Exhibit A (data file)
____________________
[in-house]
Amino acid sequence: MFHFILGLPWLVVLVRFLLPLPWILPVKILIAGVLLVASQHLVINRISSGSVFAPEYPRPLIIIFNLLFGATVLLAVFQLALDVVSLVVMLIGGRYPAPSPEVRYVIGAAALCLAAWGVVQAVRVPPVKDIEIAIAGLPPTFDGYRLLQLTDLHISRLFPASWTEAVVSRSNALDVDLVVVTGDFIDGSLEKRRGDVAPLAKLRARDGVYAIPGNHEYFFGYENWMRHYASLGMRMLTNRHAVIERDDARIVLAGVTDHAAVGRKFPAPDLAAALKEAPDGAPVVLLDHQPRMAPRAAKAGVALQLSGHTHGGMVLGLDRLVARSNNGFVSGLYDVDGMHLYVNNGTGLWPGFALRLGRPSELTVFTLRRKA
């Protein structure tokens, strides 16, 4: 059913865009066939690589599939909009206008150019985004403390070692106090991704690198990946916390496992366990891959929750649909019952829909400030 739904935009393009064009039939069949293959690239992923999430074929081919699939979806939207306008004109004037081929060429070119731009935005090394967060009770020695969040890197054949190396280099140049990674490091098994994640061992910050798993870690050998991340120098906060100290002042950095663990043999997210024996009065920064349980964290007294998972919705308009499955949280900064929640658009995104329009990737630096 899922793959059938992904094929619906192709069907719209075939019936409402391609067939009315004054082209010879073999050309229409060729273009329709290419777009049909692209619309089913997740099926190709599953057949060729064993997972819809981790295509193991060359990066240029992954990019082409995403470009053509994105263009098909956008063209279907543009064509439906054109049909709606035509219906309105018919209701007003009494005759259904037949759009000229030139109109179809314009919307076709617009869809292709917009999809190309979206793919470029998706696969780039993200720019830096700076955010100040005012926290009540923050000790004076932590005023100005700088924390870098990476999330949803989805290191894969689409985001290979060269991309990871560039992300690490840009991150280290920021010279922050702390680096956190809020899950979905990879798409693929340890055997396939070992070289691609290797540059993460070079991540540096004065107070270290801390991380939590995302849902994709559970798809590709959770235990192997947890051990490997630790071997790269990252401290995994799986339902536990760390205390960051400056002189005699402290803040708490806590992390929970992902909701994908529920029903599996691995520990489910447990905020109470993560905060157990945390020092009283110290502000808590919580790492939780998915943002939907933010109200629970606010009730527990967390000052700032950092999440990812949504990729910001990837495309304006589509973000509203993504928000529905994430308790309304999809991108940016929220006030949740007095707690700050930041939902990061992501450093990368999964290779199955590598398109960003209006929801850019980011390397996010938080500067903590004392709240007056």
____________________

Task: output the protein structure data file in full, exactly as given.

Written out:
[in-house]
Amino acid sequence: MFHFILGLPWLVVLVRFLLPLPWILPVKILIAGVLLVASQHLVINRISSGSVFAPEYPRPLIIIFNLLFGATVLLAVFQLALDVVSLVVMLIGGRYPAPSPEVRYVIGAAALCLAAWGVVQAVRVPPVKDIEIAIAGLPPTFDGYRLLQLTDLHISRLFPASWTEAVVSRSNALDVDLVVVTGDFIDGSLEKRRGDVAPLAKLRARDGVYAIPGNHEYFFGYENWMRHYASLGMRMLTNRHAVIERDDARIVLAGVTDHAAVGRKFPAPDLAAALKEAPDGAPVVLLDHQPRMAPRAAKAGVALQLSGHTHGGMVLGLDRLVARSNNGFVSGLYDVDGMHLYVNNGTGLWPGFALRLGRPSELTVFTLRRKA
């Protein structure tokens, strides 16, 4: 059913865009066939690589599939909009206008150019985004403390070692106090991704690198990946916390496992366990891959929750649909019952829909400030 739904935009393009064009039939069949293959690239992923999430074929081919699939979806939207306008004109004037081929060429070119731009935005090394967060009770020695969040890197054949190396280099140049990674490091098994994640061992910050798993870690050998991340120098906060100290002042950095663990043999997210024996009065920064349980964290007294998972919705308009499955949280900064929640658009995104329009990737630096 899922793959059938992904094929619906192709069907719209075939019936409402391609067939009315004054082209010879073999050309229409060729273009329709290419777009049909692209619309089913997740099926190709599953057949060729064993997972819809981790295509193991060359990066240029992954990019082409995403470009053509994105263009098909956008063209279907543009064509439906054109049909709606035509219906309105018919209701007003009494005759259904037949759009000229030139109109179809314009919307076709617009869809292709917009999809190309979206793919470029998706696969780039993200720019830096700076955010100040005012926290009540923050000790004076932590005023100005700088924390870098990476999330949803989805290191894969689409985001290979060269991309990871560039992300690490840009991150280290920021010279922050702390680096956190809020899950979905990879798409693929340890055997396939070992070289691609290797540059993460070079991540540096004065107070270290801390991380939590995302849902994709559970798809590709959770235990192997947890051990490997630790071997790269990252401290995994799986339902536990760390205390960051400056002189005699402290803040708490806590992390929970992902909701994908529920029903599996691995520990489910447990905020109470993560905060157990945390020092009283110290502000808590919580790492939780998915943002939907933010109200629970606010009730527990967390000052700032950092999440990812949504990729910001990837495309304006589509973000509203993504928000529905994430308790309304999809991108940016929220006030949740007095707690700050930041939902990061992501450093990368999964290779199955590598398109960003209006929801850019980011390397996010938080500067903590004392709240007056």